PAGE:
11 Facial Danger Zone 2 – Temporal Region



10.1055/b-0040-177253

11 Facial Danger Zone 2 – Temporal Region

Rod J. Rohrich and Dinah Wan


Abstract


The superficial temporal artery and middle temporal vein lie within the temporal fossa in an intermediate plane. Inadvertent injection into the frontal branch of the superficial temporal artery can cause ocular compromise via retrograde embolization through the supraorbital system. Injection into the middle temporal vein may result in nonthrombotic pulmonary embolism via anterograde venous flow into the internal jugular vein. Filler injections in the temporal region should be performed either superficially in the subcutaneous tissue, or deeply in the preperiosteal plane to avoid inadvertent cannulation of at-risk vessels situated in the intermediate plane.




Key Points for Maximizing Filler Safety in the Temporal Region




  • Avoid injecting in the intermediate plane where vulnerable vessels lie in the temporal region.



  • Inject either superficially in the superficial subcutaneous tissue or deeply in the preperiosteal plane.



  • Inject with low pressure in an anterograde/retrograde motion.



11.1 Safety Considerations in the Temporal Region




  • The superficial temporal artery and middle temporal vein lie within the temporal fossa in an intermediate plane (▶ Fig. 11.1 ).



  • Intravascular injection of foreign material into the frontal branch of the superficial temporal artery can cause ocular compromise via retrograde embolization through the supraorbital system 1 ( Fig. 11.2).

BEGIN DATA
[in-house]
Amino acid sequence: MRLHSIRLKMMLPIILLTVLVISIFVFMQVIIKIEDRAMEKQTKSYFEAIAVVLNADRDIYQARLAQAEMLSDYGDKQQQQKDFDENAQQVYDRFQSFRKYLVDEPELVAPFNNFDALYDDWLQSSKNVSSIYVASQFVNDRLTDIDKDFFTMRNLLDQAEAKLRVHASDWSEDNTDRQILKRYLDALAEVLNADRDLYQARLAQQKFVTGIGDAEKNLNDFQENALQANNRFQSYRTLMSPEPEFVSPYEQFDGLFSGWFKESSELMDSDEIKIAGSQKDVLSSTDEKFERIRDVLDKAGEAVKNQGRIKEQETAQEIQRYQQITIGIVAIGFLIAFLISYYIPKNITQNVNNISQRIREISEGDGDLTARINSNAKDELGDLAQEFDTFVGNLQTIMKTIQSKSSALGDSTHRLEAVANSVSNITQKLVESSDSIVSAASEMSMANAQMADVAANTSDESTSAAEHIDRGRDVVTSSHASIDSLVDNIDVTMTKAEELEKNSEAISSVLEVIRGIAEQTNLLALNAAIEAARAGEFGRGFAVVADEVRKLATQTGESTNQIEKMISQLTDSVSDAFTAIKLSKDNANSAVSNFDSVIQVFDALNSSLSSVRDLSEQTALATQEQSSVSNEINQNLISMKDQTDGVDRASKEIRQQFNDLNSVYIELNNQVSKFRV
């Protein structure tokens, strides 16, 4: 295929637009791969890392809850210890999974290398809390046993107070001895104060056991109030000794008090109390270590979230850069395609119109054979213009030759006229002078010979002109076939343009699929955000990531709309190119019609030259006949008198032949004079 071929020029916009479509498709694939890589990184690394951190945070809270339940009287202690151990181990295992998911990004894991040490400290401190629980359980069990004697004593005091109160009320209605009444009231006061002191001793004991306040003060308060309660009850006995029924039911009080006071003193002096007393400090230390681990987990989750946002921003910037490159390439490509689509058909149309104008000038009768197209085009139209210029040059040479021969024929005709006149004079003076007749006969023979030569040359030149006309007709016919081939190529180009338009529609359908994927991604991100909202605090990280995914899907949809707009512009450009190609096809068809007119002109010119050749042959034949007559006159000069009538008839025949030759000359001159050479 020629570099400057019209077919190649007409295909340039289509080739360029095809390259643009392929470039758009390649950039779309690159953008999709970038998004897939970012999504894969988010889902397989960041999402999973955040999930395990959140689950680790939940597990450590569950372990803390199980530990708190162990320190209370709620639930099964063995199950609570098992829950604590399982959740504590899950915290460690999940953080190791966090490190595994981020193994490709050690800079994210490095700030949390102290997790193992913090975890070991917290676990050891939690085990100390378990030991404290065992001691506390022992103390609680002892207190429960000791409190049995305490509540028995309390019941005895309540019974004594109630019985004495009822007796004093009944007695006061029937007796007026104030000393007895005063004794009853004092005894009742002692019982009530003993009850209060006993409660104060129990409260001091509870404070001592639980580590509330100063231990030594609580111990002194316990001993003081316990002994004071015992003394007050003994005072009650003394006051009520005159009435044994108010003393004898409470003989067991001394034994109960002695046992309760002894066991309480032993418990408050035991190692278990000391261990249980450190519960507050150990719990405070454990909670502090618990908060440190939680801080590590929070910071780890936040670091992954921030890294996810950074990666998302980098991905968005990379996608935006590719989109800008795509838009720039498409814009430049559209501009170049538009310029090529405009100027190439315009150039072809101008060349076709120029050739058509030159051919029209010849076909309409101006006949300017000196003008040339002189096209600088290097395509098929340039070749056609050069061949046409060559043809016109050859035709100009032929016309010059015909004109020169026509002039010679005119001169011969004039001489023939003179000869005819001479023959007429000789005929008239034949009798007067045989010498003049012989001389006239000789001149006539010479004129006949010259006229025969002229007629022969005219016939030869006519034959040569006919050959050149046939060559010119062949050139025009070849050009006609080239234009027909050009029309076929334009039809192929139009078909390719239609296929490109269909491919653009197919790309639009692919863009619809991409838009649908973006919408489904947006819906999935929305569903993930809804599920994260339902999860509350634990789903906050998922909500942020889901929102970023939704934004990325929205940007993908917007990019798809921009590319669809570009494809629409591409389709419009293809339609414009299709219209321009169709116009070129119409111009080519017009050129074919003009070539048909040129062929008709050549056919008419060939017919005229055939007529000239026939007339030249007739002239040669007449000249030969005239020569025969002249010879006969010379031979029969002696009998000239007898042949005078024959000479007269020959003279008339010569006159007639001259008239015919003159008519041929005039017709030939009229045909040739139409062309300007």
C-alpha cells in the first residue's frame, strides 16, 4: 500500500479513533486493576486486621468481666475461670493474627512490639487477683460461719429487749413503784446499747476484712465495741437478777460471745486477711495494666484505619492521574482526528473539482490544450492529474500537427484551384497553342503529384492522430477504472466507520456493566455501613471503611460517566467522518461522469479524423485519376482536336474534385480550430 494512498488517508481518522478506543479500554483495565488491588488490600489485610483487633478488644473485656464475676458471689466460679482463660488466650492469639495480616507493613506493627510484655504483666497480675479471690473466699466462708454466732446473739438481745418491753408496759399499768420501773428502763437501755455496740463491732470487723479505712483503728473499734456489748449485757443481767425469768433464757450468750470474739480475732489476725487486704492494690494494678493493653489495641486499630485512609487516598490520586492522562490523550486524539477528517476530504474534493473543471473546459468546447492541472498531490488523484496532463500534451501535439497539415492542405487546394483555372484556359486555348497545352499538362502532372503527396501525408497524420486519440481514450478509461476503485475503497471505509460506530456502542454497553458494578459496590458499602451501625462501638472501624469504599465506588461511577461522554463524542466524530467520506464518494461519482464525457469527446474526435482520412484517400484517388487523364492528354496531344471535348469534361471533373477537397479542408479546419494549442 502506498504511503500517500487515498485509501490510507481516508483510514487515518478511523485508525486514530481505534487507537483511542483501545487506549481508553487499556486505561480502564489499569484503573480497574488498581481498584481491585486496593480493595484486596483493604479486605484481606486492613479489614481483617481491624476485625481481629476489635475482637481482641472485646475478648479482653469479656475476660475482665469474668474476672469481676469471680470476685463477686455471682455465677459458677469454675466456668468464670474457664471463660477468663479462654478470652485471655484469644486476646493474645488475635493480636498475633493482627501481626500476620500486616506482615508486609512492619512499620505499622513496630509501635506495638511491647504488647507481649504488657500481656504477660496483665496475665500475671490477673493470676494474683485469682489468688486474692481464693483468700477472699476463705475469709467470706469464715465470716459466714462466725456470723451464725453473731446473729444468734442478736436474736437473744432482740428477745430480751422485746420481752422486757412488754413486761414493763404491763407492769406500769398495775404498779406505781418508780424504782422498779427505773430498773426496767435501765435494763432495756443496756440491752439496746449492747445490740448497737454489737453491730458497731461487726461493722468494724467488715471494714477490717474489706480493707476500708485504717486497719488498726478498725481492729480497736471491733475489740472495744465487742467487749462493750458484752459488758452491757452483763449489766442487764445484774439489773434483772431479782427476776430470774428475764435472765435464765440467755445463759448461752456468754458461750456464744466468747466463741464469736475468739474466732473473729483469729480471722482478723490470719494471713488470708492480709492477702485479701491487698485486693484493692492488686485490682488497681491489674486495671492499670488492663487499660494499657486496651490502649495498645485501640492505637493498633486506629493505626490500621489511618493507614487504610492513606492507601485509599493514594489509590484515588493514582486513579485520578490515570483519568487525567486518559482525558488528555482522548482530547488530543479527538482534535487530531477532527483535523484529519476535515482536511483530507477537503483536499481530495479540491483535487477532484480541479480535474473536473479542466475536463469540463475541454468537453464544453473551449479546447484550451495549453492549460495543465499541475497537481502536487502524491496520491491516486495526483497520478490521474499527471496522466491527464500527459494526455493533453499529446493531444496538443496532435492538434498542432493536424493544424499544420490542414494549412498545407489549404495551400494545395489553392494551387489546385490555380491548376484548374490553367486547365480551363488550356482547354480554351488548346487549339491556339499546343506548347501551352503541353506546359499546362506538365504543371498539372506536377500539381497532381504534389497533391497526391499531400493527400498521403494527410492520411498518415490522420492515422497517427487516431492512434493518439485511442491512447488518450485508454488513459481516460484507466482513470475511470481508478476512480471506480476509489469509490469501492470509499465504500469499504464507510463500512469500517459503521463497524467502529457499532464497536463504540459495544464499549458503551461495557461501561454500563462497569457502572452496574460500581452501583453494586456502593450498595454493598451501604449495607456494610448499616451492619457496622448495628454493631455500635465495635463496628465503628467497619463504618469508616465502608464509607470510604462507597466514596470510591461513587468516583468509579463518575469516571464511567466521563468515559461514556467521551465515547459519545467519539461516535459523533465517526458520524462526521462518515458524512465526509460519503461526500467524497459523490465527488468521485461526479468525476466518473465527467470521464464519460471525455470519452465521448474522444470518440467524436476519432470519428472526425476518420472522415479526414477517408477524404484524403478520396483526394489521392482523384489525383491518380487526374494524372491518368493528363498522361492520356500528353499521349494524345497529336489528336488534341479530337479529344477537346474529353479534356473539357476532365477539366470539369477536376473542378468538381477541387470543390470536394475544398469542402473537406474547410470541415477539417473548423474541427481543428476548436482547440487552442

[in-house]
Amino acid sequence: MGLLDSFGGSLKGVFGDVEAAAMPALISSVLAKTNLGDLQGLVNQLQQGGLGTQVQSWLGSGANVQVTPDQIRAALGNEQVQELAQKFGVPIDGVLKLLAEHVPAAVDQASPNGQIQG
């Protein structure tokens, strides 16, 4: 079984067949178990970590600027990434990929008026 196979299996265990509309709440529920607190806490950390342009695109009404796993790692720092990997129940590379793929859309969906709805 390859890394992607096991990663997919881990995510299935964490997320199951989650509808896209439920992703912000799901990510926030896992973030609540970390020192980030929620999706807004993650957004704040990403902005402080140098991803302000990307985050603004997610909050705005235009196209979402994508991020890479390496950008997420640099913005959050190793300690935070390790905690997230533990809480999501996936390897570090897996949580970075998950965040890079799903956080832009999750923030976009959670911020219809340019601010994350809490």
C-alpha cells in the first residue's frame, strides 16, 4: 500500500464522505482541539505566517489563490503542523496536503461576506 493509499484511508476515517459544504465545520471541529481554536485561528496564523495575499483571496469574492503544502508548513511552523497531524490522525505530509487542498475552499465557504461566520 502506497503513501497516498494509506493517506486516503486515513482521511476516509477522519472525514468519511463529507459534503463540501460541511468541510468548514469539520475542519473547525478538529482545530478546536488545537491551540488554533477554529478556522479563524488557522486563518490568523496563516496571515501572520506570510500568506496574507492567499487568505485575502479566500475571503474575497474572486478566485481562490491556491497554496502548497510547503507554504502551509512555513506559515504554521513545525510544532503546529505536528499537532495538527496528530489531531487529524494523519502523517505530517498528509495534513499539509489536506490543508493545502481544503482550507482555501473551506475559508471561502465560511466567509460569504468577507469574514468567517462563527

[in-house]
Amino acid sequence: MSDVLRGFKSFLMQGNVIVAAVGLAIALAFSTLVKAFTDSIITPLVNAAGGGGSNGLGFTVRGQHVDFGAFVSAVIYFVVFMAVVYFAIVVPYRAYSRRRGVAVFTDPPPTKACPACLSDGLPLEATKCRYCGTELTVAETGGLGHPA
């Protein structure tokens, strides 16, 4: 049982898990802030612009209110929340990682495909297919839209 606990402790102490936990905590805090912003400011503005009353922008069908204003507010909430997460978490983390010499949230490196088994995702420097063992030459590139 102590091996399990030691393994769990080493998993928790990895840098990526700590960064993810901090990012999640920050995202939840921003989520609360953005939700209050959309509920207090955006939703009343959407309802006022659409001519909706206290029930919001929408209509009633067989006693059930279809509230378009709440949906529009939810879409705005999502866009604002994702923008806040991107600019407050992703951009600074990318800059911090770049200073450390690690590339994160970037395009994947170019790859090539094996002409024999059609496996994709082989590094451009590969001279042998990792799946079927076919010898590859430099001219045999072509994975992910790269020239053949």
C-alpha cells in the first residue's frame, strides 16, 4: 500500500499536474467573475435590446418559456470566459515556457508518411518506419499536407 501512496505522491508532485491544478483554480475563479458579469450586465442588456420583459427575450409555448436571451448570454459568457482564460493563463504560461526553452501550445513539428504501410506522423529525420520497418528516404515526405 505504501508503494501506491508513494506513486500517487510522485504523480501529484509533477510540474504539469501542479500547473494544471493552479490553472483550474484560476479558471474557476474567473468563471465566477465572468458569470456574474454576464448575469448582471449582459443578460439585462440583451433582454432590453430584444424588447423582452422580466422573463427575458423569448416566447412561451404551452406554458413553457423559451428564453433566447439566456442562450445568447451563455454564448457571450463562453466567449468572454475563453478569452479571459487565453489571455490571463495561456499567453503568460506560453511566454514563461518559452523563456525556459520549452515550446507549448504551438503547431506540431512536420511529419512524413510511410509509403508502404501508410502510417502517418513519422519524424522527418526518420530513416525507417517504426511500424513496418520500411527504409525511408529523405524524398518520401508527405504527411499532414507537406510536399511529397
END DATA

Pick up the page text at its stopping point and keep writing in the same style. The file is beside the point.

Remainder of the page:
• Dye injected into the superficial temporal artery has been found within ipsilateral and even bilateral globes in cadaver studies. 2



  • Although extremely rare, intravascular injection into the middle temporal vein can cause nonthrombotic pulmonary embolism via anterograde venous flow into the internal jugular vein. 3 , 4

Fig. 11.1 The frontal branch of the superficial temporal artery and the middle temporal vein are potential sites of vascular injury during injections in the temporal region.
Fig. 11.2 The frontal branch of the superficial temporal artery lies in the temporal fossa and is at risk for inadvertent cannulation during injection in the temporal region. This branch arborizes with the supraorbital vessels in the lateral brow, creating potential routes for retrograde embolization into the ophthalmic system.


11.2 Pertinent Anatomy of the Temporal Region



11.2.1 Superficial Temporal Artery – Frontal Branch


(▶Fig. 11.3) (Video 11.1)

Fig. 11.3 The superficial temporal artery (d) is demonstrated ramifying its frontal branch (b). The subcutaneous tissue (c) has been reflected anteriorly and posteriorly to delineate the course of the frontal branch artery within the superficial temporal fascia. The frontal branch artery (b) can be clearly seen anastomosing with the supraorbital artery (a) superficial to the frontalis muscle after transitioning to the subcutaneous plane.



  • Path is similar to the temporal branch of the facial nerve.



  • Originates 1 fingerbreadth anterior and 2 fingerbreadths superior to the tip of the tragus. 5



  • Runs in the intermediate plane within temporoparietal fascia 2 cm above zygomatic arch. 1 , 6



  • Transitions to the subcutaneous plane 1 fingerbreadth superior to the peak of the brow near the lateral border of the frontalis. 1



  • Anastomoses with the supraorbital artery above the lateral brow.

Only gold members can continue reading. Log In or Register to continue

Jul 18, 2020 | Posted by in Dermatology | Comments Off on 11 Facial Danger Zone 2 – Temporal Region
Premium Wordpress Themes by UFO Themes